100 years of Georgian cinema

Regular readers will recall than we marked 100 years of Russian cinema a few months ago, and now it’s time to recognise 100 years of cinema in Georgia. This news report turned up on The Georgian Times today, of which I’ll give you the silent bit:

Georgia has been making films for one hundred years. Before the fall of the Soviet Union, Georgian cinema was known across Soviet blocs as being vibrant and creative. The Italian director Federico Fellini once described it as “a strange phenomenon, special, philosophically light, sophisticated, and at the same time, childishly pure.” But the economic breakdown which followed Georgian independence has made it very difficult to make films, although recently, experts say that quality Georgian filmmaking is beginning to return.

Georgian film production began at nearly the same time as European cinema. The first film festival took place in Tbilisi in 1896. In honor of the 100th anniversary of Georgian cinema, a number of exhibitions, festive events and showings of Georgian silent films have been planned. “A festive opening for Georgian cinema’s jubilee celebration will be held at Rustaveli Theater,” Nino Anjaparidze, a public relations department representative for the Georgian National Film Center, said, inviting the public to attend.

According to her, the Georgian filmmaking has begun to revive. “It turned out that the anniversary coincided with the 60 year anniversary of a well-known Georgian film Keto and Kote by Vakhtang Tabliashvili and Shalva Gedevanishvili,” Anjaparidze says.

“The film festival, will also consist of showing this film and we have newly reconstructed the film and a documentary about the period when this film was made is in the works by independent company ‘Kiono Project’ headed by Archil Geloavni,” stated Anjaparidze.

Experts widely consider 1908 the year cinema was born in Georgia, when film directors Dighmelov and Amashukeli made their first experimental shots. In 1912, Amashukeli shot the first full-length documentary movie, Akakis Mogzauroba [Akaki’s Journey], about poet Akaki Tsereteli. The film was unparalleled by any other movie in world at that time as to its theme, length and artistic level. The first full-range feature film in Georgia, Kristine was shot from 1916 to 1918. The film was directed by Aleksandre Tsutsunava. In 1924 “Three Lives” by Perestiani was a great success – the film was the first attempt to provide psychological insight into the heroes.

In the mid 1920s, theatre, literature and art professionals came to the cinema. When Samanishvili’s Stepmother (Marjanishvili) and Khanuma (Tsutsunava) appeared on the screen, they marked the beginning of a new genre of comedy film. Films of this period were very popular due to the first Georgian film star, Nato Vachnadze {from such films as The Story of Tariel Mklavadze, Who can Be Blamed, and others), the country’s first silver screen diva.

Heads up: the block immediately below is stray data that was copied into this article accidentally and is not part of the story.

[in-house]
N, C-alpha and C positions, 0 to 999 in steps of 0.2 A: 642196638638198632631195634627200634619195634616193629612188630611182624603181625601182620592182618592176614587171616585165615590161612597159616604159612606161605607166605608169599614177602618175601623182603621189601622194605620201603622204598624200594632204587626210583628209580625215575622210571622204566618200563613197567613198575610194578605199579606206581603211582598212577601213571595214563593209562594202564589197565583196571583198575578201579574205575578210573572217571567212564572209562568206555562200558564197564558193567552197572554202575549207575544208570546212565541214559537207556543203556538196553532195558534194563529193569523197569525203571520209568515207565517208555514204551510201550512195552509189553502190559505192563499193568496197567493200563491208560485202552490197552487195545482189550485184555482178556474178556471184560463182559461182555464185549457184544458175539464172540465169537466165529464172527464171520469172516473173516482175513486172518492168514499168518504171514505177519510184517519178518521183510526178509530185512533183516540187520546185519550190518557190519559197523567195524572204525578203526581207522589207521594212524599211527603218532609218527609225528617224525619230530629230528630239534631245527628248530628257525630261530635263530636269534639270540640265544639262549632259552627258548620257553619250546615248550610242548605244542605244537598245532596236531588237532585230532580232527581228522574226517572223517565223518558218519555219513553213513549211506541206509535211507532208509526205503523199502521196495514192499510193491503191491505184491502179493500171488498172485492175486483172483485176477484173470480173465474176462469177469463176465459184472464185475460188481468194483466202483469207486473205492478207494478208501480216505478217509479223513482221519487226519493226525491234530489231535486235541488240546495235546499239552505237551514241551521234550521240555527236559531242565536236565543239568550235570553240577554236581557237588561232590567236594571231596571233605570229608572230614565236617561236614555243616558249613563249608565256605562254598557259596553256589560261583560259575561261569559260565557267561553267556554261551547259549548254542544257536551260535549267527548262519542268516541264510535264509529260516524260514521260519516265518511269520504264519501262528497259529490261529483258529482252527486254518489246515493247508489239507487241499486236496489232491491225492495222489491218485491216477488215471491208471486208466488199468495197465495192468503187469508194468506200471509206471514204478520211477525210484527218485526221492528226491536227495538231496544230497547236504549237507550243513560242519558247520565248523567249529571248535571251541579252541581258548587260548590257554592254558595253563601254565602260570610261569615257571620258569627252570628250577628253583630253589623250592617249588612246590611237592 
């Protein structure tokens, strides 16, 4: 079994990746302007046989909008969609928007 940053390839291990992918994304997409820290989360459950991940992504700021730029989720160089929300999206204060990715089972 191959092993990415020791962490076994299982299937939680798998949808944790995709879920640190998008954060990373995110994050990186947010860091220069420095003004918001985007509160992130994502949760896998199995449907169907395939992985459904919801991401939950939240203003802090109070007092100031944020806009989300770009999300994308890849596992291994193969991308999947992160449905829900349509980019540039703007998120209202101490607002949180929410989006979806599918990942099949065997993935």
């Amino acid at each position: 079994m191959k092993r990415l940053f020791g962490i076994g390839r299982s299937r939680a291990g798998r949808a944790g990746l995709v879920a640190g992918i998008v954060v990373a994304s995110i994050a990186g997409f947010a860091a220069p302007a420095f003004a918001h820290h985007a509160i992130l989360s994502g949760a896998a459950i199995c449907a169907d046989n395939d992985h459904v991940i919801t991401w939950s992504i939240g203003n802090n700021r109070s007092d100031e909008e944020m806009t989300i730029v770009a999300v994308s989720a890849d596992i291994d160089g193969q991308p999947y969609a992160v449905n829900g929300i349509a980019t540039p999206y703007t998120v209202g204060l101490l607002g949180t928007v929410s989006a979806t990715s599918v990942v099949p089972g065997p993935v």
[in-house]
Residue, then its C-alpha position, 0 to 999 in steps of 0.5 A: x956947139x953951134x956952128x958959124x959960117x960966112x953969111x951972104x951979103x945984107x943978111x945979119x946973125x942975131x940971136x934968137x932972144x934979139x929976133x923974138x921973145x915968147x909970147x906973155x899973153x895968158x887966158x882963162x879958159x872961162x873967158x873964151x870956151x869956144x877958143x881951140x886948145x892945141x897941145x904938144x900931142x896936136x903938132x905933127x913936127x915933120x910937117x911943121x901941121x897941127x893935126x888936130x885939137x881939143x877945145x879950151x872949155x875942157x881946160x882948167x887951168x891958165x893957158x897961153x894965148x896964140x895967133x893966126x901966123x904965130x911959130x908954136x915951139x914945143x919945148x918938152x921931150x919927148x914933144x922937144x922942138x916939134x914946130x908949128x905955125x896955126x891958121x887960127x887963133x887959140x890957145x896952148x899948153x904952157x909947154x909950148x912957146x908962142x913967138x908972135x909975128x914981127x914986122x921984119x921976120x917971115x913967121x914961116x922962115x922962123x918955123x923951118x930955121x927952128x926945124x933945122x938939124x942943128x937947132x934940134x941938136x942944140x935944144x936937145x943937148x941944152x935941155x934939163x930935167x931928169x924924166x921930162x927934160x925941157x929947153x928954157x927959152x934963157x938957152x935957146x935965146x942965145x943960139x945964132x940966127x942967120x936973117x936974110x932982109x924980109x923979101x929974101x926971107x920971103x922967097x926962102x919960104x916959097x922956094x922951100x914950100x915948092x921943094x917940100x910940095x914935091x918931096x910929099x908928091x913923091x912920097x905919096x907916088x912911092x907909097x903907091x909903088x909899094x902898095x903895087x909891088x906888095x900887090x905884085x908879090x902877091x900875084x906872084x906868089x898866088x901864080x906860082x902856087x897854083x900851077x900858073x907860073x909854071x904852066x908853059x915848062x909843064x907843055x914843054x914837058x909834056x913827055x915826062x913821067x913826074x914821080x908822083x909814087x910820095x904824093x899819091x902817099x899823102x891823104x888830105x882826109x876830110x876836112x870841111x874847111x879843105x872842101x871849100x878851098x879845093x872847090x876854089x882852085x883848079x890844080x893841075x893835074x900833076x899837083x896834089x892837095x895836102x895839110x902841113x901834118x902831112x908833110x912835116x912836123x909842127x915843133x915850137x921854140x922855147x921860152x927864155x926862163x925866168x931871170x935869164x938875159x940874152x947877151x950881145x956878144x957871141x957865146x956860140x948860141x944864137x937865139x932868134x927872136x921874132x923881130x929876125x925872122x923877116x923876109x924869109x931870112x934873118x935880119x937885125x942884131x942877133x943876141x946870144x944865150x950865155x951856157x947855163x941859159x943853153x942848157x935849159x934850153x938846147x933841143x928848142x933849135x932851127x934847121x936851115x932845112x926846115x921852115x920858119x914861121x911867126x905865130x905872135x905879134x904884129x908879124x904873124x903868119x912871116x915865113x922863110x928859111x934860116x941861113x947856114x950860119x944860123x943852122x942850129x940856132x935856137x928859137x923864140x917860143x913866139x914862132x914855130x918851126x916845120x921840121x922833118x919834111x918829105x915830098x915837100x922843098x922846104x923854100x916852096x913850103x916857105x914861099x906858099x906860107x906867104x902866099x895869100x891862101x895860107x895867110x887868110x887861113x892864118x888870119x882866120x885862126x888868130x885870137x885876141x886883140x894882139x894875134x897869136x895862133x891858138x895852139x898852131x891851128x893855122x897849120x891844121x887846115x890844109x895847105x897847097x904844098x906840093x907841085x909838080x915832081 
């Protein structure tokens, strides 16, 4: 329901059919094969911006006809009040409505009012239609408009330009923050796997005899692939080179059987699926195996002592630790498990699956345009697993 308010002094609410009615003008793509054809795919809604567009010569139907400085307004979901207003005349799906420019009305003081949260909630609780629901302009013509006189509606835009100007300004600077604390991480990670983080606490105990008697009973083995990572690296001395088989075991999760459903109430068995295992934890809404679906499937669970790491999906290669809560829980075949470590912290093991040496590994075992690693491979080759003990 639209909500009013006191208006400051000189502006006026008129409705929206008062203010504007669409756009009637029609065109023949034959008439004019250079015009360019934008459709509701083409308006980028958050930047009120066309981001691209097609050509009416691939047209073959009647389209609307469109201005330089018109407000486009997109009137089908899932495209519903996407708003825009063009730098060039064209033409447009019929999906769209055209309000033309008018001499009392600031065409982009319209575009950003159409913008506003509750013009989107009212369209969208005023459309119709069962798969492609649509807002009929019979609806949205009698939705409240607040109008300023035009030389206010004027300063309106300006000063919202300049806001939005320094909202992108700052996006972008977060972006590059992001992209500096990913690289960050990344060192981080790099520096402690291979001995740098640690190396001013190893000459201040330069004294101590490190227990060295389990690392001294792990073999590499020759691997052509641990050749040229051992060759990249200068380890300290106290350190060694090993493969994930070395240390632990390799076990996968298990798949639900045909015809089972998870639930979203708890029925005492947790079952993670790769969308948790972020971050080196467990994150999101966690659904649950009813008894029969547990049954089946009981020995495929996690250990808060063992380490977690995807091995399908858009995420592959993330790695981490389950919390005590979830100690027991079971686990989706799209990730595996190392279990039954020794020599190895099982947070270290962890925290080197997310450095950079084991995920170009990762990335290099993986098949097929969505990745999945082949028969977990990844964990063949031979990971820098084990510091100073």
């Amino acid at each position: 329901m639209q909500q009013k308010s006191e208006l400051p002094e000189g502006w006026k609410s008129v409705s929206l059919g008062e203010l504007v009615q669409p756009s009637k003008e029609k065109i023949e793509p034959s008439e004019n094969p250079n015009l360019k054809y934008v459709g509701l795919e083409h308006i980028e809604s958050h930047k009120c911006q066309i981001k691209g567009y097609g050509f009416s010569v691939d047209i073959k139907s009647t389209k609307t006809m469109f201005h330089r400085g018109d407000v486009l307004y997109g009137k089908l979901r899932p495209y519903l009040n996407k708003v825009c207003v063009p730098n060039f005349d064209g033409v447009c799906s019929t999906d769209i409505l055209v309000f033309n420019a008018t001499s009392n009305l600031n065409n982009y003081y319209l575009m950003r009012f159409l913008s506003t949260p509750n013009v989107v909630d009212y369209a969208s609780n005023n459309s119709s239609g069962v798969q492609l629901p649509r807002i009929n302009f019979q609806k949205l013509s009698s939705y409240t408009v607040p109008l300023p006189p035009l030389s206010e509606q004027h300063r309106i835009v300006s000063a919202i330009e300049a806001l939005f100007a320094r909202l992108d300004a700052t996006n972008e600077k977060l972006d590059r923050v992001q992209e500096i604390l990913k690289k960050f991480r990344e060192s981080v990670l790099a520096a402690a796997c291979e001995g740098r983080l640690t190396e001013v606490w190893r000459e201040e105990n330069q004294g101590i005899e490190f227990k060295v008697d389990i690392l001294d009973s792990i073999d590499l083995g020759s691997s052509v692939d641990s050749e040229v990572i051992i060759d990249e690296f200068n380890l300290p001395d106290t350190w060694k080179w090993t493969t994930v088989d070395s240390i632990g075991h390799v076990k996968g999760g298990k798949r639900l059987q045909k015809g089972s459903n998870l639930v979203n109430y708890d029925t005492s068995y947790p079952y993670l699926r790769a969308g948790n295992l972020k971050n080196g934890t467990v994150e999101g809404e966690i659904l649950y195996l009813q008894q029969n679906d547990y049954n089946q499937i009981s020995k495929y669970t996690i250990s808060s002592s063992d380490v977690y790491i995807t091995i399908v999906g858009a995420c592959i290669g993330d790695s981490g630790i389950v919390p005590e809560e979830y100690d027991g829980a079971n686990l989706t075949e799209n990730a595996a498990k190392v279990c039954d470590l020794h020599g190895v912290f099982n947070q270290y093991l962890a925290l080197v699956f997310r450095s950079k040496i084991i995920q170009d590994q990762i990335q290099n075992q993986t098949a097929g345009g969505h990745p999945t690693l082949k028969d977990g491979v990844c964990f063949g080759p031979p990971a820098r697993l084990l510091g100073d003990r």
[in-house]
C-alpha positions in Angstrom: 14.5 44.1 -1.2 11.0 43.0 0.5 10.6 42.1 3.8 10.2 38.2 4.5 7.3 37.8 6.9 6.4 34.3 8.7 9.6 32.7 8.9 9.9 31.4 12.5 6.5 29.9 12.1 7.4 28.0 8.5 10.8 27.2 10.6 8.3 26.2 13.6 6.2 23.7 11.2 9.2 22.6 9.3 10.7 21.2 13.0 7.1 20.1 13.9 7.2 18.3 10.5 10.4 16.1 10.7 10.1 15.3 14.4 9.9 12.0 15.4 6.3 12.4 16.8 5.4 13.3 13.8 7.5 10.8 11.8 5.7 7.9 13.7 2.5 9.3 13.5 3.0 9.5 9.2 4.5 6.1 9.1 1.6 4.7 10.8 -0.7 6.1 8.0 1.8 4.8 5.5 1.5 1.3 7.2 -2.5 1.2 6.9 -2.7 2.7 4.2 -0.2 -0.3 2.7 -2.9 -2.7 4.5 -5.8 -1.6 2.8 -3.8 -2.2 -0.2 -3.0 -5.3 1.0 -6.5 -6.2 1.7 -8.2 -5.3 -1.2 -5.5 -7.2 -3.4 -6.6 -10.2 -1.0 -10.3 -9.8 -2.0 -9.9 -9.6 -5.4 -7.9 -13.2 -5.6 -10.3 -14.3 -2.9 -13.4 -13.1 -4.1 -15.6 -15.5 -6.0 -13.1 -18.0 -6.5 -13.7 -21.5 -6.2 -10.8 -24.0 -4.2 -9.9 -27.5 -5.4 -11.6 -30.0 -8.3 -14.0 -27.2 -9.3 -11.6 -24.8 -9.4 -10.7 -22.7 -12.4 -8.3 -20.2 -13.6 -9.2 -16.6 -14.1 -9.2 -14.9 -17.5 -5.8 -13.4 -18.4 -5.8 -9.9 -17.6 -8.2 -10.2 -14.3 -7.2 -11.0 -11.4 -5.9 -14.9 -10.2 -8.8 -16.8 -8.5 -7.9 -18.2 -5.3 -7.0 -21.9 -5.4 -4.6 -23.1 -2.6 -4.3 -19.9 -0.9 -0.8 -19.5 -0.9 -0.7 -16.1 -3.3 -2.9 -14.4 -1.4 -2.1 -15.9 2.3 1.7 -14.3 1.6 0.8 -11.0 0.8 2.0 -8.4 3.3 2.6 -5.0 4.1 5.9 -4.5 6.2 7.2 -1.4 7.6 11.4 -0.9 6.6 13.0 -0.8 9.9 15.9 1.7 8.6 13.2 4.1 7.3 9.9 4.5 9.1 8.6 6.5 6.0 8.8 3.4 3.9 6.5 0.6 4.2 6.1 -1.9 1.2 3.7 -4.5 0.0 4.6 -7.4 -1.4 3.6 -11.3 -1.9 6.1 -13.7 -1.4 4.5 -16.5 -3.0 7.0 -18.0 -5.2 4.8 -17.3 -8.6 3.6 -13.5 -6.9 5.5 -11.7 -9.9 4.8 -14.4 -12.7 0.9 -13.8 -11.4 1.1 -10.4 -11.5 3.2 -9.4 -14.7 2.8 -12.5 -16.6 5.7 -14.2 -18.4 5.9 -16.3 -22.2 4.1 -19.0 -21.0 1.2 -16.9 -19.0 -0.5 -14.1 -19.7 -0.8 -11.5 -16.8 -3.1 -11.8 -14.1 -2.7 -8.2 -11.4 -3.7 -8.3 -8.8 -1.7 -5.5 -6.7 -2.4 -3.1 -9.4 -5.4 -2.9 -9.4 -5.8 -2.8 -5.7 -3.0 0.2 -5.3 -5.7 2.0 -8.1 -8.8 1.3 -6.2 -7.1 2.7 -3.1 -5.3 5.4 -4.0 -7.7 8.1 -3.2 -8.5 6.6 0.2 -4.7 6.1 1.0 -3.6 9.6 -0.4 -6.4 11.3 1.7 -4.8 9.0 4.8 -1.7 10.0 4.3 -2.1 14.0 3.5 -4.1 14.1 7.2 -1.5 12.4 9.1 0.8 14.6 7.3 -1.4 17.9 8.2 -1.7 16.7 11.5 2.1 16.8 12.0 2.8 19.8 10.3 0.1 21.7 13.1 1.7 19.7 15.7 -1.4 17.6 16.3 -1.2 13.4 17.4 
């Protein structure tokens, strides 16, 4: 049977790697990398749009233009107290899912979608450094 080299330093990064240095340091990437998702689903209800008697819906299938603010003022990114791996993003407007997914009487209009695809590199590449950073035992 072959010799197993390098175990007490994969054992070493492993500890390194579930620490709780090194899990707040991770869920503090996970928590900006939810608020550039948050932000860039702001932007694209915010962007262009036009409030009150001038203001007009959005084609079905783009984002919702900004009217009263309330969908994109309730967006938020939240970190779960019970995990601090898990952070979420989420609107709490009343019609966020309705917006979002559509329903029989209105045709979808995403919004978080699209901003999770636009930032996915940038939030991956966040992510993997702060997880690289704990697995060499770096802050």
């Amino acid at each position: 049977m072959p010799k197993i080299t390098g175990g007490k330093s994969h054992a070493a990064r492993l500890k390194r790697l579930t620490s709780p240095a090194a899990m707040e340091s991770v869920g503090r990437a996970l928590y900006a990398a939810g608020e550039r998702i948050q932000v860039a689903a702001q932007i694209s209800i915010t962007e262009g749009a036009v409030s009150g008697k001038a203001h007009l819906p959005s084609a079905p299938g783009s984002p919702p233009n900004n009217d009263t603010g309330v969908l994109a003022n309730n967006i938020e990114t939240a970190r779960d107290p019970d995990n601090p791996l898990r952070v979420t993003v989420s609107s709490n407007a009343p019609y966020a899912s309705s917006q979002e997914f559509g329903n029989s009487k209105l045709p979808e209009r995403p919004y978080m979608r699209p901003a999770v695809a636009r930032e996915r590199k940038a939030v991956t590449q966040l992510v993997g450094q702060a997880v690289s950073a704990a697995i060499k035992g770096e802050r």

Next came a period of new genres and style in the Georgian Cinema. One of the best representatives of the generation was Nikolai Shengelaia. Though he lived in Stalin’s epoch, watching his films we feel the directors active strive for innovation and artistic expressions in his films. Now, N. Shengelaias and N. Vachnadzes sons Eldar and Giorgi Shengelaia are also famous directors of the Georgian cinema.

The film My Grandmother by Kote Mikaberidze (1929) was also a crucial turning point for Georgian film. In this movie, for the first time in Georgian and Soviet cinematography, the principles of expressionism appeared.The film was forbidden to appear on the screen, but many years later the film was restored and shown in La Rochelle. Soviet ideology was so pressing in the 1930s that little innovation took place. Only some films of the period were noteworthy: Siko Dolidze’s Dariko (1936), David Rondeli’s Lost Paradise (1937), and a few others.

Keti Dolidze a famous Georgian film director and a daughter of a well-known Georgian film director, says that she must congratulate the anniversary to the Georgian cinema in the past, and that nowadays, “Georgian cinema is in very bad condition because our government puts little money into cinema.. It is very difficult to revive after 15 years of falling and how can we overtake European cinema and even Russian cinema, as they have already produced 600 hundred movies this year because their government gives them enough money to produce films… Businessmen will never put money into this field because if they put money in, they will have to pay more taxes on it,” Keti Dolidze claimed.

To read the rest, go to The Georgian Times site. The great period of Georgian filmmaking (albeit overshadowed by Soviet ideology) was the 1960s/70s, with filmmakers of world renown like Otar Iosseliani and Sergei Parajanov (arguably one of the truly great silent directors). Of Georgian pioneers Vasil Amashukeli and Alexander Dighmelov I knew nothing before now, but there is information on them and silent cinema in Georgia generally on the Georgia & South Caucus blog.